The fifth annual Bonnaroo wrapped last night (June 18) with a lengthy set from Phil Lesh & Friends, closing perhaps the smoothest running event to date. Bonnaroo, which began June 15, brought in 8
The fifth annual Bonnaroo wrapped last night (June 18) with a lengthy set from Phil Lesh & Friends, closing perhaps the smoothest running event to date. Bonnaroo, which began June 15, brought 80,000 music fans to this rural site on a 700 acre field about 60 miles south of Nashville, and grossed more than $15 million, making it the top-grossing festival in the world.
“This being our fifth year, the team has worked together and we know the site better, which allows us to pay more attention to the details,” Jonathan Mayers, president of co-producer Superfly Producrtions, tells Billboard.biz. “Every year we try to improve, and I think each year we’ll get better,” says Mayers.
Bonnaroo went clean at 80,000 tickets after missing the sellout mark in 2005. A shift in the lineup to a more mainstream/indie rock bill seems to have been a calculated risk that paid off. This year, bands like Radiohead, Beck, Tom Petty & the Heartbreakers and Elvis Costell & the Imposters joined scene mainstays like Lesh, Blues Traveler, Robert Randolph & the Family Band, and Umphrey’s McGee.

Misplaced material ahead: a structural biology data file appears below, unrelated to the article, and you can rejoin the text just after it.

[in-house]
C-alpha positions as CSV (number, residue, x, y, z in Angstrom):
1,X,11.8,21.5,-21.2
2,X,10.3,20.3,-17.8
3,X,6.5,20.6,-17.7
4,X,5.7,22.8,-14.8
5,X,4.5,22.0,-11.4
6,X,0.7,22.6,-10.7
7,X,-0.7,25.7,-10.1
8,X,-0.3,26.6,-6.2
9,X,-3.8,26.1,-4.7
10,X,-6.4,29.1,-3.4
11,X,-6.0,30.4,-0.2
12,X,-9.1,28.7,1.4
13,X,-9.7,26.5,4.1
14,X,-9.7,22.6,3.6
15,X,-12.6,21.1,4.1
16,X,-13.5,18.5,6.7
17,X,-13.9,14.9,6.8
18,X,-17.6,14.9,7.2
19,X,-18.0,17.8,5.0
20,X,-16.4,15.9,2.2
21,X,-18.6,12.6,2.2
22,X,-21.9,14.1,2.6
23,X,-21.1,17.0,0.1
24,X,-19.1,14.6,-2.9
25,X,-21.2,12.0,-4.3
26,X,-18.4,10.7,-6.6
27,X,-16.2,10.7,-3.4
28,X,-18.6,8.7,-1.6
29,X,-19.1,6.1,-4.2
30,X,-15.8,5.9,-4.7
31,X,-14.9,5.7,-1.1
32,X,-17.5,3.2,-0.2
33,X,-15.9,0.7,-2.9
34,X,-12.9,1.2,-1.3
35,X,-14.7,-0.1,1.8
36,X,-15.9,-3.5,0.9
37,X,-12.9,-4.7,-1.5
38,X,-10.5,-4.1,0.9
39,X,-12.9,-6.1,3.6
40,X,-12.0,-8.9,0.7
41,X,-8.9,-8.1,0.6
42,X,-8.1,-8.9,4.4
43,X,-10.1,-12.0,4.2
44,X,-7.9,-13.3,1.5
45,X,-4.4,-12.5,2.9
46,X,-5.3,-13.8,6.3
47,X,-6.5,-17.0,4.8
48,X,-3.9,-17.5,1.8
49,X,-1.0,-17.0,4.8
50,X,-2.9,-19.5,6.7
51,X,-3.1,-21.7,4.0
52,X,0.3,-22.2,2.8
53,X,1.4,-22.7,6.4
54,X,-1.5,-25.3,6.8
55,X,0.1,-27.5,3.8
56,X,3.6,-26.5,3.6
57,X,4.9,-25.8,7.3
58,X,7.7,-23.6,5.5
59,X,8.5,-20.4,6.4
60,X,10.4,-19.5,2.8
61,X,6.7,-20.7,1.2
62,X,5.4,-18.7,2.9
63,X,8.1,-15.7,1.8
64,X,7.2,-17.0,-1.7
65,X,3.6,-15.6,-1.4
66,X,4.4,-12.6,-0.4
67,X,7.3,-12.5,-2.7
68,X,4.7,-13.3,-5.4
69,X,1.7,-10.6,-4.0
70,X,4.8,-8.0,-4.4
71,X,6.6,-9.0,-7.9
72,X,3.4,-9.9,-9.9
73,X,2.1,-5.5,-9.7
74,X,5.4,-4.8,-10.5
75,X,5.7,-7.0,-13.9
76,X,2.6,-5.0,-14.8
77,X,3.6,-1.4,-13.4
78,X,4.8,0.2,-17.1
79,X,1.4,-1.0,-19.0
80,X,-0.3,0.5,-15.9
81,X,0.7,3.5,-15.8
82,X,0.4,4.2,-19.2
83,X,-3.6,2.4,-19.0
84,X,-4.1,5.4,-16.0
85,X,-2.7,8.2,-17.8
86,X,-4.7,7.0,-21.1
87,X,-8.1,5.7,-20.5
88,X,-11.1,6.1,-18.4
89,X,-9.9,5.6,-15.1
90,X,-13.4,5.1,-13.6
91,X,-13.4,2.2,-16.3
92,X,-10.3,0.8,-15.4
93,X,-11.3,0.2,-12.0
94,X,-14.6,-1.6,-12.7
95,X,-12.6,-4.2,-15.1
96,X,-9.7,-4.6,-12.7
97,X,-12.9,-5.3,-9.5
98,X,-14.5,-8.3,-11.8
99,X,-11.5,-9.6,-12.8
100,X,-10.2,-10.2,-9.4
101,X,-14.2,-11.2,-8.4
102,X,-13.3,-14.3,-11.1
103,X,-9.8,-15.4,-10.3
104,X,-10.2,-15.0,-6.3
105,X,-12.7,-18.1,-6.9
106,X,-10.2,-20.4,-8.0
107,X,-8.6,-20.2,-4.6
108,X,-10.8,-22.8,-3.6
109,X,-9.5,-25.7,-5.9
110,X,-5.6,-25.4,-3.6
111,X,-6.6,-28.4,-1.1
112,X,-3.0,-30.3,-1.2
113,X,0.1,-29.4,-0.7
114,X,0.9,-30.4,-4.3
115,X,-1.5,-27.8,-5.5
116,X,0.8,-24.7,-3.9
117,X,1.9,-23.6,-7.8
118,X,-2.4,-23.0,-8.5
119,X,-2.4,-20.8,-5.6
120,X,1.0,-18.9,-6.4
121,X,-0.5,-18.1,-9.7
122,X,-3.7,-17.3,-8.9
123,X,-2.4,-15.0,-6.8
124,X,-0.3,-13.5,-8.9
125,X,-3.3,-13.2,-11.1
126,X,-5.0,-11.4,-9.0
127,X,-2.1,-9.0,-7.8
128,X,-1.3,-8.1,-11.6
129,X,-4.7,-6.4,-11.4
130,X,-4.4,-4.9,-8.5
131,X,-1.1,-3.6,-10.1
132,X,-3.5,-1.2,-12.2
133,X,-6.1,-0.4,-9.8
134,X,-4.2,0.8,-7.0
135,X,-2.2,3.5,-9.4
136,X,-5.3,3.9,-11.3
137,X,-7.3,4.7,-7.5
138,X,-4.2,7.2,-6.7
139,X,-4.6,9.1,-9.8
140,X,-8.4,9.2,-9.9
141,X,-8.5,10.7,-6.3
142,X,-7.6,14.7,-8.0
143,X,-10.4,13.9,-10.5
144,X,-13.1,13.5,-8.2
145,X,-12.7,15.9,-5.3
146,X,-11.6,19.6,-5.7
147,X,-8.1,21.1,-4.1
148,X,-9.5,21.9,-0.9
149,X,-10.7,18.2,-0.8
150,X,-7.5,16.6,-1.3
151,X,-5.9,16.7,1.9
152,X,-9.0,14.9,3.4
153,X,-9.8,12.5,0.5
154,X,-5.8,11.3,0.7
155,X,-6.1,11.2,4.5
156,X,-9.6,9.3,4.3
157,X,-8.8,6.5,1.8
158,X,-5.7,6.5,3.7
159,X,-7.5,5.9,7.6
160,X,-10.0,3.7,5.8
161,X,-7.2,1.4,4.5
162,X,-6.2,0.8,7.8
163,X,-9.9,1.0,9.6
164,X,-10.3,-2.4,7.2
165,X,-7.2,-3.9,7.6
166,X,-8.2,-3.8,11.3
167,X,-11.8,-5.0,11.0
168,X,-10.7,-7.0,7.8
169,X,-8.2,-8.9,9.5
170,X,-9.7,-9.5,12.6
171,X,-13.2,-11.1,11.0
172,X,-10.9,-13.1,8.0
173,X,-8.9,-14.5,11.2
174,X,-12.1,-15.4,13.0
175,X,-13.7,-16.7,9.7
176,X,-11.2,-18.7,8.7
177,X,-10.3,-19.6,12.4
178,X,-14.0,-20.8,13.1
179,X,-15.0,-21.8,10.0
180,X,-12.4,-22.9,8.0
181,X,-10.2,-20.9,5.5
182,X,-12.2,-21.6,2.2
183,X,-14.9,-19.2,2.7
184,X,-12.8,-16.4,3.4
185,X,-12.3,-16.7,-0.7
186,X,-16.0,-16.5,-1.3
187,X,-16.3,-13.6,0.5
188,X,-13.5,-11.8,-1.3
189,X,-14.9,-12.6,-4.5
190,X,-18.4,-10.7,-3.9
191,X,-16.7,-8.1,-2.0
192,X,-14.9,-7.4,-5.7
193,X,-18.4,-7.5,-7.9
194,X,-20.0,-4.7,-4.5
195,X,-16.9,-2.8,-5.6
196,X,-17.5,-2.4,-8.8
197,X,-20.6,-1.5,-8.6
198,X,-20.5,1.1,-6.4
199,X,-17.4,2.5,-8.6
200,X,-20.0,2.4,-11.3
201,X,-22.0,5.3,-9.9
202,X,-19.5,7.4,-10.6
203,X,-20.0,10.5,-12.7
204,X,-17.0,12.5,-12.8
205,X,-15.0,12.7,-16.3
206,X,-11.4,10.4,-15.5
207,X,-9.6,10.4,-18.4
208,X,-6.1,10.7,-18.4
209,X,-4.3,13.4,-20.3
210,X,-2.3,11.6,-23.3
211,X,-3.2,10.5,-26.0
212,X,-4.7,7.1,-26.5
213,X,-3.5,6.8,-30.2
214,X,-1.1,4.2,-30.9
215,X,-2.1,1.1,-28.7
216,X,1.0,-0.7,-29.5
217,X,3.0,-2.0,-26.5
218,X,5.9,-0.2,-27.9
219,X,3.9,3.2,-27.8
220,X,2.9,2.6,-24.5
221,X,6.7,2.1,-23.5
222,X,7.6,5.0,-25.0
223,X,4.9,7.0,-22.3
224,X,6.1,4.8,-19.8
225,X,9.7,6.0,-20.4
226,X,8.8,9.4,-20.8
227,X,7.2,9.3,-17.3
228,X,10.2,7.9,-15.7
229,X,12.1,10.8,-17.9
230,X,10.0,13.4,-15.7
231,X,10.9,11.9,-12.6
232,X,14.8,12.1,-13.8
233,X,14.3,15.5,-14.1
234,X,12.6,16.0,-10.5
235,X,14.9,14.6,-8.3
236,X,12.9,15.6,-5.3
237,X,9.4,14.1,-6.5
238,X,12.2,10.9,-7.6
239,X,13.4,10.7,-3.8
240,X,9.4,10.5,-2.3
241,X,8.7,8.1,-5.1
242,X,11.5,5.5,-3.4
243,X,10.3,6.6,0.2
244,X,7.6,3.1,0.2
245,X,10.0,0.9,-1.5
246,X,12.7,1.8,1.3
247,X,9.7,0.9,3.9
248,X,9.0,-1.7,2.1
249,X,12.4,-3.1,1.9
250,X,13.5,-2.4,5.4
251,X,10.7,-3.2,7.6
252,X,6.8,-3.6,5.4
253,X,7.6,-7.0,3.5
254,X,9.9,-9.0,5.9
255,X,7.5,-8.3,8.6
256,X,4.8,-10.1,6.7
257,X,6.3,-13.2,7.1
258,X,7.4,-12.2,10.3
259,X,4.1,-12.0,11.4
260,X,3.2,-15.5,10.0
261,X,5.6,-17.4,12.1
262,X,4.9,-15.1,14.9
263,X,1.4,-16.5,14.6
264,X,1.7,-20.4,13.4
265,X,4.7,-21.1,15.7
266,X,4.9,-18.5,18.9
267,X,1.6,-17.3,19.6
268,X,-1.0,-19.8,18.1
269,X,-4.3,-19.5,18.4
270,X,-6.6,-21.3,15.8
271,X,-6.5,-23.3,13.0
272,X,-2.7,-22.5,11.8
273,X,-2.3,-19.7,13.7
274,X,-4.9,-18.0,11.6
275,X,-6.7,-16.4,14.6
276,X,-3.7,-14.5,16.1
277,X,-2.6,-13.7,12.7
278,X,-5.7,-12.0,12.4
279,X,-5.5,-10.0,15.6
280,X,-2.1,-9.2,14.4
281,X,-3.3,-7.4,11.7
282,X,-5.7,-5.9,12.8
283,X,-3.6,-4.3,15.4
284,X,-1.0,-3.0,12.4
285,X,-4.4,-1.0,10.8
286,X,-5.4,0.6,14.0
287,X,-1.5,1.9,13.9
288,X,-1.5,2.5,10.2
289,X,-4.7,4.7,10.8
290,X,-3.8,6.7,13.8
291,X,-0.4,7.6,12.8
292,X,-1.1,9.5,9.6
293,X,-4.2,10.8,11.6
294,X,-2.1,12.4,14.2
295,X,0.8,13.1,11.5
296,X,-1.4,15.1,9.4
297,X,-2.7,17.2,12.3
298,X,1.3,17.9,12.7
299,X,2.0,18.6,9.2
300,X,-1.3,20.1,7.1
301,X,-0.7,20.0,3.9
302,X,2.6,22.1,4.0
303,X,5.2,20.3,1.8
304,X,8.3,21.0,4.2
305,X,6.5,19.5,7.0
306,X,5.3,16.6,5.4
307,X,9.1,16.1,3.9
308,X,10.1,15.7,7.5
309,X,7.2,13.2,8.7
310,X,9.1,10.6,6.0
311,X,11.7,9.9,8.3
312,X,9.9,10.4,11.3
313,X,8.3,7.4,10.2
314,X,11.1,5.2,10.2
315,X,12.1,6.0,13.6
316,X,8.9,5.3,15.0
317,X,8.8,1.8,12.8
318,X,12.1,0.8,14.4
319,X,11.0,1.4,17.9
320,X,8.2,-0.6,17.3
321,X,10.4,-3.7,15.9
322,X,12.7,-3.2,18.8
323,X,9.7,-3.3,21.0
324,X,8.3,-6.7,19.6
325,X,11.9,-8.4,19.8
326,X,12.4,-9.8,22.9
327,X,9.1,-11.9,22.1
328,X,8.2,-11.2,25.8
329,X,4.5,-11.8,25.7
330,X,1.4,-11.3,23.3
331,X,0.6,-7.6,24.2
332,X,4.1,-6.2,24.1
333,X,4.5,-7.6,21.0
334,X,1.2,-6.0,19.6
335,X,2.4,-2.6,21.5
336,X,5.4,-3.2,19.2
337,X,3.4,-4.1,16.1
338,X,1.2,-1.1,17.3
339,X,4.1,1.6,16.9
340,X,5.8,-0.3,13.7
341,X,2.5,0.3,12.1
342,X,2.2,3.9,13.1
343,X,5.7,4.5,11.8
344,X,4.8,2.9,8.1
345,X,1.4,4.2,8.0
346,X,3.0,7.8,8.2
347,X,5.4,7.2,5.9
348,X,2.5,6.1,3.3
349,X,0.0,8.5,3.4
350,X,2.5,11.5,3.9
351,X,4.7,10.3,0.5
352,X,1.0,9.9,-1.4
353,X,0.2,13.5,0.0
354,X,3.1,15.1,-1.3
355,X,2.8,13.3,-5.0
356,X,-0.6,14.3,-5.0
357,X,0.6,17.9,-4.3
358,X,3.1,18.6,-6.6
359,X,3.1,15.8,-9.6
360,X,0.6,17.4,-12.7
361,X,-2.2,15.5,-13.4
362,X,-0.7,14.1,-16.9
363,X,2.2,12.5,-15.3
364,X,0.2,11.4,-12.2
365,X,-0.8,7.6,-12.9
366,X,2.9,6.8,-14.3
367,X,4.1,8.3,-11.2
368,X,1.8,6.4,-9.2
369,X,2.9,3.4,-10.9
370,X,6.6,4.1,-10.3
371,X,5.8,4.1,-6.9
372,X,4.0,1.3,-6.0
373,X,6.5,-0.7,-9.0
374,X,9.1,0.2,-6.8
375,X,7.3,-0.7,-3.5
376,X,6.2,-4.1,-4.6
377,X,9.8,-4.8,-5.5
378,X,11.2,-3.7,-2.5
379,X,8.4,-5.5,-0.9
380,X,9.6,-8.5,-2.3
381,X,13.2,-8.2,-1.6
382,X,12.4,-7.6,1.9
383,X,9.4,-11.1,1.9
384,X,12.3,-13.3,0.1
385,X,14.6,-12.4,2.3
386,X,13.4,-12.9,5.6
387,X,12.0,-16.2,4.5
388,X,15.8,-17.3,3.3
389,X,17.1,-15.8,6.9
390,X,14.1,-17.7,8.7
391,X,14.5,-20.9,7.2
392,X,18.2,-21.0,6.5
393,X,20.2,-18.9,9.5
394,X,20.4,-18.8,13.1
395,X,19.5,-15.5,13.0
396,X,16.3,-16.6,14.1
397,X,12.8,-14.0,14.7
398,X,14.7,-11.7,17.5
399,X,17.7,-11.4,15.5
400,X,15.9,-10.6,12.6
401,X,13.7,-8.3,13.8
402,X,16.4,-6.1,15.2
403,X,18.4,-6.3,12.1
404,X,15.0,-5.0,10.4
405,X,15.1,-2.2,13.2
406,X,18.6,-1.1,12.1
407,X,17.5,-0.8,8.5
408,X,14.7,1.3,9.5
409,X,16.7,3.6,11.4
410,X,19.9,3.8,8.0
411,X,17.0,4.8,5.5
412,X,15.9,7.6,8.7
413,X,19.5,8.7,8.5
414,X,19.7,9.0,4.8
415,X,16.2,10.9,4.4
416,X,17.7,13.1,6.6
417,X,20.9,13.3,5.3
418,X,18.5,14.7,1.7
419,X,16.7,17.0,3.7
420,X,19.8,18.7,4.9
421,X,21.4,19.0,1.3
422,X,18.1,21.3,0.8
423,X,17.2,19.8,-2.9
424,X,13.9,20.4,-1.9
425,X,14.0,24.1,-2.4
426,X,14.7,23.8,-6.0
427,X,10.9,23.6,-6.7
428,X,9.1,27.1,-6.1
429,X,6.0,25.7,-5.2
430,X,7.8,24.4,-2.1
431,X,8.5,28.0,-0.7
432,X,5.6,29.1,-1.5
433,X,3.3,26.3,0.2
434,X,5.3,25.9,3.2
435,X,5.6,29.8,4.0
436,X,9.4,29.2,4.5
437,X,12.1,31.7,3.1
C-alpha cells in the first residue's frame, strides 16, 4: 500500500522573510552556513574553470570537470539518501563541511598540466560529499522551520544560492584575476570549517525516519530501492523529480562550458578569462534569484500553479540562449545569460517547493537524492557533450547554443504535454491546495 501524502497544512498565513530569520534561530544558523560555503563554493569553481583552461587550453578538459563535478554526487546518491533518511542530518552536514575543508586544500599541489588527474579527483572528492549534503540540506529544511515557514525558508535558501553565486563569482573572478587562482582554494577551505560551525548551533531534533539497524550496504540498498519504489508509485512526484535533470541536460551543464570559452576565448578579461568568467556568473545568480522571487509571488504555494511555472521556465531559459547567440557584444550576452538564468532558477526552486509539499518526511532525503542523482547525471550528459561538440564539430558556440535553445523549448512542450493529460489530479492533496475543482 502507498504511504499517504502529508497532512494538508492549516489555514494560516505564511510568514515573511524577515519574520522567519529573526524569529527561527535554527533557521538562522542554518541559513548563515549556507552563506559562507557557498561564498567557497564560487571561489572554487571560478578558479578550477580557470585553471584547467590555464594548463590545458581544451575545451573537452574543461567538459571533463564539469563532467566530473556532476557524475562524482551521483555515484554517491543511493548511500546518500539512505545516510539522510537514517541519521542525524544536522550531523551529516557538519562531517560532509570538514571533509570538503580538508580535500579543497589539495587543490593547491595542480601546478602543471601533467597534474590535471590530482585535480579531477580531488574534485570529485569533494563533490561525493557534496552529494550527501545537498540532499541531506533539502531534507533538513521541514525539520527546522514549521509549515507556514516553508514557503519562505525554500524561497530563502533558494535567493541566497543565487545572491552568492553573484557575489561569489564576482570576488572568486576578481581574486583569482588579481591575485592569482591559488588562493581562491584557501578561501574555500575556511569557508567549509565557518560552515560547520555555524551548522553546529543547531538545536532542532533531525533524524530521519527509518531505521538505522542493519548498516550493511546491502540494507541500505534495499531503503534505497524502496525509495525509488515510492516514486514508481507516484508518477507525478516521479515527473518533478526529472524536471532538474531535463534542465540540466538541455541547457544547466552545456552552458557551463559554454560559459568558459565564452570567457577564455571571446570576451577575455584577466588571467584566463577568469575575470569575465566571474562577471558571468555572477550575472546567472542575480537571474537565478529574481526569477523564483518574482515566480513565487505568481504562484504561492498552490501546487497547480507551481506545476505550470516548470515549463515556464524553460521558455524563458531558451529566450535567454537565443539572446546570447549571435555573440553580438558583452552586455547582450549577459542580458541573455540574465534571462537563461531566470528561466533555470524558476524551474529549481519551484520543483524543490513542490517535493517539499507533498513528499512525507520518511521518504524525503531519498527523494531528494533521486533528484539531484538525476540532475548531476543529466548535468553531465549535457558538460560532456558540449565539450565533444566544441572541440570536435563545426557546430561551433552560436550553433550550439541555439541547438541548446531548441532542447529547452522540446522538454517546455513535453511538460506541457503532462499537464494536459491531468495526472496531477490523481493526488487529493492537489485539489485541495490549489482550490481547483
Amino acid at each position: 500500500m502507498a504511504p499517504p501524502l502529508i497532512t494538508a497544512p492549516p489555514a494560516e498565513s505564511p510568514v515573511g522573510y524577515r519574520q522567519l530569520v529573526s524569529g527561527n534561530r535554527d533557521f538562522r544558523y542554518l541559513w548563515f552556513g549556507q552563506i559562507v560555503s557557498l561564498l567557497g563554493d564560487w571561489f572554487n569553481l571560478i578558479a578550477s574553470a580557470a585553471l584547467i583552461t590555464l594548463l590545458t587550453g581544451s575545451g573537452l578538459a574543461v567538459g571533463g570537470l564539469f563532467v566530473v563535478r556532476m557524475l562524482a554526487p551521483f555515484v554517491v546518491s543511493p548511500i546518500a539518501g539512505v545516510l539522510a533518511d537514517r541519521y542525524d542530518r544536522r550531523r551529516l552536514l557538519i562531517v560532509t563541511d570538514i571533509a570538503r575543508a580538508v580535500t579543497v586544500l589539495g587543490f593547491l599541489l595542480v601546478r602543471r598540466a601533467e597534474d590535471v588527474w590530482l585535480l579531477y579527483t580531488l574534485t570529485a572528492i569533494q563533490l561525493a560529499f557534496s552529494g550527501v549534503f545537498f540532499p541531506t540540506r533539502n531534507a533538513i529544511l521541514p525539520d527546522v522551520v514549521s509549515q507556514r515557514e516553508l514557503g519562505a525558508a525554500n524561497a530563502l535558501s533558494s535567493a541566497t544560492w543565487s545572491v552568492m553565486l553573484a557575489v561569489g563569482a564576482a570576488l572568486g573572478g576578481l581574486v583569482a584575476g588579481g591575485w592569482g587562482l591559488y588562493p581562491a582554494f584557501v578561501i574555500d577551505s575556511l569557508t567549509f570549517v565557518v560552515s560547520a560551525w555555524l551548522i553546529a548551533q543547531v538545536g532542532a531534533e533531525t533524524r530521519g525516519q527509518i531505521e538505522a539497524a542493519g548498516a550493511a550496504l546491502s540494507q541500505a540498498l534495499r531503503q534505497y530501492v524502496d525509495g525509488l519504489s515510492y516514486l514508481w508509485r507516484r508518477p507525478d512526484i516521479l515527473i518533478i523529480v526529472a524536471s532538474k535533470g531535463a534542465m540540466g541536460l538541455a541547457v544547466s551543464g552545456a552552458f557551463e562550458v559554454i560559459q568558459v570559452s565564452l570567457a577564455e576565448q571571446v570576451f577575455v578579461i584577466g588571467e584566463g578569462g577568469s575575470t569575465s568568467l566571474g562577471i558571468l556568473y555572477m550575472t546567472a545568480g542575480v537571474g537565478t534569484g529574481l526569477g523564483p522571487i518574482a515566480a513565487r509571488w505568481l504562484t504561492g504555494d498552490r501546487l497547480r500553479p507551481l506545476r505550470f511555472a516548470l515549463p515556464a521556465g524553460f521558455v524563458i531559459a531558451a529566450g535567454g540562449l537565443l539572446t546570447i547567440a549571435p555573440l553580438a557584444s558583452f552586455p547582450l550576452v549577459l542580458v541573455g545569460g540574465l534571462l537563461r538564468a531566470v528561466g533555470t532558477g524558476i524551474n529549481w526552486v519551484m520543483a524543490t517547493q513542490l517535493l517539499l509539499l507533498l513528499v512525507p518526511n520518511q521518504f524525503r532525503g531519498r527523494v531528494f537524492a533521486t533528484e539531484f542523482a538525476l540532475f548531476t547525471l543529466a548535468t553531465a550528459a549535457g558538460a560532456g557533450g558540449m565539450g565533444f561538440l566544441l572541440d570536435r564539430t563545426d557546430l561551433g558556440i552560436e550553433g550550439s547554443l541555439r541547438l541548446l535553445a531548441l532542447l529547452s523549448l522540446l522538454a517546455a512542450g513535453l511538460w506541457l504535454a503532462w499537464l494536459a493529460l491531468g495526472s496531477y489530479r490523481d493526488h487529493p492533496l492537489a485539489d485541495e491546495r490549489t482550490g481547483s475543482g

“I think there is definitely a percentage of a new audience here this year, and introducing them to the Bonnaroo experience is cool,” says Mayers, interviewed on-site during the festival. “I think that the audience we’re attracting has a pretty open mind with their musical tastes, but there are 80-plus bands out here so you don’t even have time to see everything. There’s something for everyone.”
Bonnaroo enjoyed it’s first year yet without torrential rain—and mud—but the event was once again marred by death. One festival worker was killed in an accident in the days leading up to the event. And as bluegress legend Ricky Skaggs and Kentucky Thunder left the festival after their Friday night performance, their bus struck a Bonnaroo-goer who had climbed the fence, left the festival grounds, and wandered out onto Interstate 24 adjacent to the site.
“Any time something like that happens of course it’s very upsetting. It’s hard to really take that in,” says Mayers. “More than anything we send our condolences to the family.”